By Nelson Coffin
It's safe to say there is no place in collegiate lacrosse like Baltimore. Two of the nation's perennial top-ten Division I bullies, Loyola College and Johns Hopkins, are only separated by a couple of blocks in the northern environs of Charm City. Coach Tony Seaman's Towson Tigers reside just a few miles above the county line in the suburbs while UMBC sits a hair west of town and can be reached easily with a 25-minute trip around the beltway. Navy and Maryland are within a 45-minute jaunt, traffic permitting. Heck, even Georgetown in the Nation's Capital - where the game is growing like gangbusters at the youth and high school levels - is no more than an hour away.
That makes seven D-I programs within an hour of each other. Coupled with the exalted status of B'more prep and youth ranks, it's easy to see why other college programs would want to have a showcase in Baltimore every now and then. It's the big-time stage coaches and players covet, perhaps comparable to a play opening out of town before it hits the bright lights of Broadway.
Ohio State v. Quinnipiac at U.M.B.C.
Ohio State's Joe Breschi, a product of Baltimore's Loyola Blakefield High School before starring at the University of North Carolina, feels the tug of his hometown too hard to resist for several reasons. His Buckeyes rocked Quinnipiac, 17-5, at UMBC recently in the season-opener for the nation's 19th-ranked preseason squad. "We have a lot of kids from Maryland on the team," said Breschi. "It's a great opportunity for them to come home and play."
Ohio State's Joe Breschi
The Buckeyes count 11 Marylanders on their roster, including seven from Calvert Hall. Goalie Tony Russo is one of the Calvert Hall guys who ended up being a recruiting coup for Breschi. The junior netminder had the second-best save percentage in Division I in 2002 and recorded 13 saves in a recent 9-8 loss to North Carolina in Columbus. Showing that programs outside the East Coast corridor can be viable options for some youngsters, Ohio State could only gain by playing in Baltimore.
"From a recruiting standpoint, it's one of the most important places to
play," said Breschi, who has already lured two top players from his former high school, midfielder Drew Sraver and defender Tim Pataki, to join the Buckeye Nation.
Franklin & Marshall Coach Bill Gorrow
The same reasoning prompted Division III Franklin & Marshall to meet Denison at Loyola College in early March. With the Diplomats' home field buried in snow and Loyola's Curley field artificial turf clean and green, the scheduling of the game in Baltimore turned out to be a wise move. The other benefits were obvious beyond defeating Mother Nature. "It gives both Denison and us a recruiting presence in Baltimore," said F&M Coach Bill Gorrow, a Cicero-North Syracuse High alum.
Three of the Diplomats' best are Baltimoreans. Preseason All-America middie Jon Singer (Boys' Latin), attackman Beau Smith and defender David Taler (both Gilman) are part of the reason why F&M beat Denison, 12-7, that day. "Last year we played W&L at Loyola High," said Gorrow, who coached seven seasons at Georgetown and nine at Anne Arundel Community College in Maryland before going to F&M. "We'd like to get at least one game there every year." Gorrow hardly limits his talent search to Baltimore. "We recruit from all over," said Gorrow. "But my predecessor, Dave Webster, was a product of Baltimore private schools. This year we have nine guys from Maryland on the team, seven are from Baltimore."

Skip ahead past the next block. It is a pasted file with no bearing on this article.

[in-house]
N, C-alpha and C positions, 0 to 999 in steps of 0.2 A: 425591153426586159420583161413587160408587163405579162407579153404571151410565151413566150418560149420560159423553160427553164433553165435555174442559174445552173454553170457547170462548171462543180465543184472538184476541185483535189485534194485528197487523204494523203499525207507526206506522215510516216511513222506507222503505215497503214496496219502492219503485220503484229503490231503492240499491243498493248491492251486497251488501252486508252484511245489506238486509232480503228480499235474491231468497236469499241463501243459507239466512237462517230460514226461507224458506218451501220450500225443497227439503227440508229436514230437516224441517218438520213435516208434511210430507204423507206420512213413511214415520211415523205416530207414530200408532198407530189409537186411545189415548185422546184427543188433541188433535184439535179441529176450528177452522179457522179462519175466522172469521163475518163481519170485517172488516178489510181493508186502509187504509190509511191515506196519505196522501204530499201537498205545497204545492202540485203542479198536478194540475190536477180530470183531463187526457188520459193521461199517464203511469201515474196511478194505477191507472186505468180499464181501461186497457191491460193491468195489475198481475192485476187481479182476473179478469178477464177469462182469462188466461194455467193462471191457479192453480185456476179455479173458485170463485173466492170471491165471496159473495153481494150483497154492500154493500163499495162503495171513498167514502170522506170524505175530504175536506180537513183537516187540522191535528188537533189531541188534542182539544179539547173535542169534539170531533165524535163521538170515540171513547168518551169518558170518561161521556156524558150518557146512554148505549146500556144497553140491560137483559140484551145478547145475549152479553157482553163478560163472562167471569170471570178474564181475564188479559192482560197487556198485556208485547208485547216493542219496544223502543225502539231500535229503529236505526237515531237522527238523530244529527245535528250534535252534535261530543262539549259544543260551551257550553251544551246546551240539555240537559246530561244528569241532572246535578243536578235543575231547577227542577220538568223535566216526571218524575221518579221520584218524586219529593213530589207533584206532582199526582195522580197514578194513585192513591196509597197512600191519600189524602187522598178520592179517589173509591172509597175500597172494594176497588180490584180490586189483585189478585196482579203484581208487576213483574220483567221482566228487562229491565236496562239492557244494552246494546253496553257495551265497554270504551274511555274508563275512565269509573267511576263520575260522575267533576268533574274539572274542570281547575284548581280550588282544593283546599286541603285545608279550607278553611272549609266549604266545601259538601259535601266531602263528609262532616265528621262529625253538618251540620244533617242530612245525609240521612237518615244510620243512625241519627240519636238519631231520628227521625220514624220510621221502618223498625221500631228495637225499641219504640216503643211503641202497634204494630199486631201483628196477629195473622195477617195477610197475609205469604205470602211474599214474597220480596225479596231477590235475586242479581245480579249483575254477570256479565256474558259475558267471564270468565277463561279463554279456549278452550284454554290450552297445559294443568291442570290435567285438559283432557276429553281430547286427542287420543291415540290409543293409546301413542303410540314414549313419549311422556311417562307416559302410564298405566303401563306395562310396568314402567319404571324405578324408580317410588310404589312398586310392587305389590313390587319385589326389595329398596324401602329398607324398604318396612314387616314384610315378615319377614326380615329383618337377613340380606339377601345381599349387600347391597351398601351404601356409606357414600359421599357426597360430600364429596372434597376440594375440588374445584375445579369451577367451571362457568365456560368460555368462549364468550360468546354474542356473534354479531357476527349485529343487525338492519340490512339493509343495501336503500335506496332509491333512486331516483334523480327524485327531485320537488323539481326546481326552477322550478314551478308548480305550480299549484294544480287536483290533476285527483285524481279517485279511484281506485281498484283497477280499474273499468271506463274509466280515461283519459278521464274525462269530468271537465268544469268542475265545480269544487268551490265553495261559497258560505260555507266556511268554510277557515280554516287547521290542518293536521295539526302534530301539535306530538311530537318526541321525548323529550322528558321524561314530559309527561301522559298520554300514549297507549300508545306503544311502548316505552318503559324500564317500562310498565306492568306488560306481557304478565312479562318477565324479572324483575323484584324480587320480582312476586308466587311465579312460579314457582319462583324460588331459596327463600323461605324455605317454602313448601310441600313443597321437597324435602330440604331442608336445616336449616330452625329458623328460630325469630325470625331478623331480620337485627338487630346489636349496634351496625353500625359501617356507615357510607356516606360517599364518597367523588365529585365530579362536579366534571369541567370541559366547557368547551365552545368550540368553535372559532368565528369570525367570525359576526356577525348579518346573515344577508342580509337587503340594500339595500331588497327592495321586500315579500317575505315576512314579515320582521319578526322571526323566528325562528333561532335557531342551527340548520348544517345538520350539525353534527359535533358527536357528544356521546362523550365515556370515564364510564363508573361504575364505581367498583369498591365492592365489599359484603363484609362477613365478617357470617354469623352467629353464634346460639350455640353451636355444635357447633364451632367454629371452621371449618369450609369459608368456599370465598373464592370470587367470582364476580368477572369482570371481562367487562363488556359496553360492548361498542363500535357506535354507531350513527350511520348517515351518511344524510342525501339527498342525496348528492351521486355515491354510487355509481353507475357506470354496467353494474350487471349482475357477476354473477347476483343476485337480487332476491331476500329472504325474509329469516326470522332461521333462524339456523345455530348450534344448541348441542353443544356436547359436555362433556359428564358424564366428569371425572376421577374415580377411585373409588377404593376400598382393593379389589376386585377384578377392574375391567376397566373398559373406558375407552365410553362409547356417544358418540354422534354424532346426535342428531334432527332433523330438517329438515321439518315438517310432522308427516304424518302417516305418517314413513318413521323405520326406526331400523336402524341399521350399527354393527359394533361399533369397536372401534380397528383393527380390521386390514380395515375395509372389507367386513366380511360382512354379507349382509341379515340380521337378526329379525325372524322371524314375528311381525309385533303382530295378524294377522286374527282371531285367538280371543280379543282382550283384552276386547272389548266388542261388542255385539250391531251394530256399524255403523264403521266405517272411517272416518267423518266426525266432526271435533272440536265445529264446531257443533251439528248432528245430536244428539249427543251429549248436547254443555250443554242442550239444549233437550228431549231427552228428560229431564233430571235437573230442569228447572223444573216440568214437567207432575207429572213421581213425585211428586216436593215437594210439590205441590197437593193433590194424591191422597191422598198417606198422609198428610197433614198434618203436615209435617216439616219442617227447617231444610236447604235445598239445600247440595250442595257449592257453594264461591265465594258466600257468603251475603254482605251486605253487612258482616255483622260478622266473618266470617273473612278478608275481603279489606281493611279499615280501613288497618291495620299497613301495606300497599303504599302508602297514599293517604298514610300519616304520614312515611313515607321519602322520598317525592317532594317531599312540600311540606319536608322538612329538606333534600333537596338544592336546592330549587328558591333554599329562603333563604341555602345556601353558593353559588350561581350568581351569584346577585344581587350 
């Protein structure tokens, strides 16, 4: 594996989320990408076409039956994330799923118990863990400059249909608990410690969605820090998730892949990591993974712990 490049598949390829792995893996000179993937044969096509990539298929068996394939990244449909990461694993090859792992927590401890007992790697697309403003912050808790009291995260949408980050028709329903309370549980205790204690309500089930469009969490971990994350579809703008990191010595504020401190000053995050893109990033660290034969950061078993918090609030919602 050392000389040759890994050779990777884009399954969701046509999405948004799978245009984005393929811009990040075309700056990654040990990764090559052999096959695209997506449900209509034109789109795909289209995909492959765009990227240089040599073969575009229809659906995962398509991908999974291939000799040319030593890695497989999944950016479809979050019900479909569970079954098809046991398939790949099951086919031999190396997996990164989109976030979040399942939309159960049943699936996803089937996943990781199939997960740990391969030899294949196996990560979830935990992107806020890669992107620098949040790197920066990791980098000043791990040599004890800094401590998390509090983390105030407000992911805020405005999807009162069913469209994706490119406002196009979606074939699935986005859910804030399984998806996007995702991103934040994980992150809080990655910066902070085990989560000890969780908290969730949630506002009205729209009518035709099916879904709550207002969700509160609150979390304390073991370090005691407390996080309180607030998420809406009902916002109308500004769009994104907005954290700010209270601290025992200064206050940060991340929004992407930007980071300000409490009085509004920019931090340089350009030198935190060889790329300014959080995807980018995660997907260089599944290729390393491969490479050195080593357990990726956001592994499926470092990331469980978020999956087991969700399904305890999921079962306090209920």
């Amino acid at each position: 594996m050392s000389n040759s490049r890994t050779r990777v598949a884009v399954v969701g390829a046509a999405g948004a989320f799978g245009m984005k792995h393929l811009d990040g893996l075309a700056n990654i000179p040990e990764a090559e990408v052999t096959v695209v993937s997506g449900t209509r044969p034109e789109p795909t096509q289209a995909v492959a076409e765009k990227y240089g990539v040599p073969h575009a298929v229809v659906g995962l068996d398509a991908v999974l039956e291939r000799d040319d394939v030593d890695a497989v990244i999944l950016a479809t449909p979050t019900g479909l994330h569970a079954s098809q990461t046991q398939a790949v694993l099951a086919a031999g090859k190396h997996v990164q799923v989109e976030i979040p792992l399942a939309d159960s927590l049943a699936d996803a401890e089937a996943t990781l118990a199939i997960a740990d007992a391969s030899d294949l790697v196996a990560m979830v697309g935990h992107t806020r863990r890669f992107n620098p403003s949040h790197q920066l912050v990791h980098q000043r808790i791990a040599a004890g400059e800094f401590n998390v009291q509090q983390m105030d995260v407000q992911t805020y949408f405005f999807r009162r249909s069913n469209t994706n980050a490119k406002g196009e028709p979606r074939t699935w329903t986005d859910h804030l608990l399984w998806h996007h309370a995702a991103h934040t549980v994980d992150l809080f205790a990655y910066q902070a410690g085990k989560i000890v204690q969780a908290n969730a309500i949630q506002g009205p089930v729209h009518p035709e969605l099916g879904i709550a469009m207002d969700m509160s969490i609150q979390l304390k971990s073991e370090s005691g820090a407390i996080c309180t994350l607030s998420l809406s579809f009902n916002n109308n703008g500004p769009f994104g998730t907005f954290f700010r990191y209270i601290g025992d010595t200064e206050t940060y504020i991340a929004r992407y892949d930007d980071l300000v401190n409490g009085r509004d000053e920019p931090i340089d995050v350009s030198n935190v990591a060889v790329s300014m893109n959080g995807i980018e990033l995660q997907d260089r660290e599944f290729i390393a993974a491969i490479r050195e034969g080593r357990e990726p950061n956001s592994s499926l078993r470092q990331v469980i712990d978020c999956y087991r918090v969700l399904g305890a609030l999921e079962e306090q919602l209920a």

Hobart v. Butler at Homewood Field
Gorrow would like to establish ties to other lacrosse hotbeds, like Long Island. "Long Island just isn't a mecca for D-III lacrosse," said Gorrow. The emergence of Stony Brook, however, has given Long Island a better Division-I reputation to go with the respect accorded Hofstra. Last year the Seawolves were America East champs, earning a berth in the NCAA tournament while the 11-3 Pride was not included in the 12 team postseason field which expands to 16 this year. And with many teams stocked with Long Islanders, schools now have twice the opportunity to visit the Island now that Stony Brook is a viable destination. Third-ranked Maryland's date on the Island, March 15th at Stony Brook is a perfect example, increasing the Terps' visibility up north while also giving nine Long Island natives a chance to play in front of their hometown crowd.
Meanwhile, back in Baltimore, more teams with no ties to the city have ended up meeting other out-of-towners on the field. "We've already had a bunch of teams playing here this year," said Loyola College Sports Information Director David Rosenfeld. The Ohio Wesleyan-Stevens Tech and Delaware-Mt. St. Mary's match-ups were two Rosenfeld could remember from recent weeks. Last spring Whittier came from California to meet Eastern Connecticut State at Curley Field. "A lot of times teams are on spring break," said Rosenfeld. "And then they just kind of meet in the middle."
And even without a men's champion in over ten years the town that is becoming less geographically central to the westward expanding sport remains the orbital center. With the championships of all three men's divisions decided in Ravens Stadium on Memorial Day weekend and the Under-19 Championships this summer, Baltimore becomes more and more comfortable and known to teams and fans from all over. This swell of great lacrosse events will likely yield a few new fans of Charm City and its eccentricities, like steamed crabs and lacrosse - a few more folks who'll think of Bal'mer as a home away from home.
Baltimore Style: Steamed Blue Crabs with Old Bay
Photos by John Strohsacker and E-Lax Staff
March 15, 2003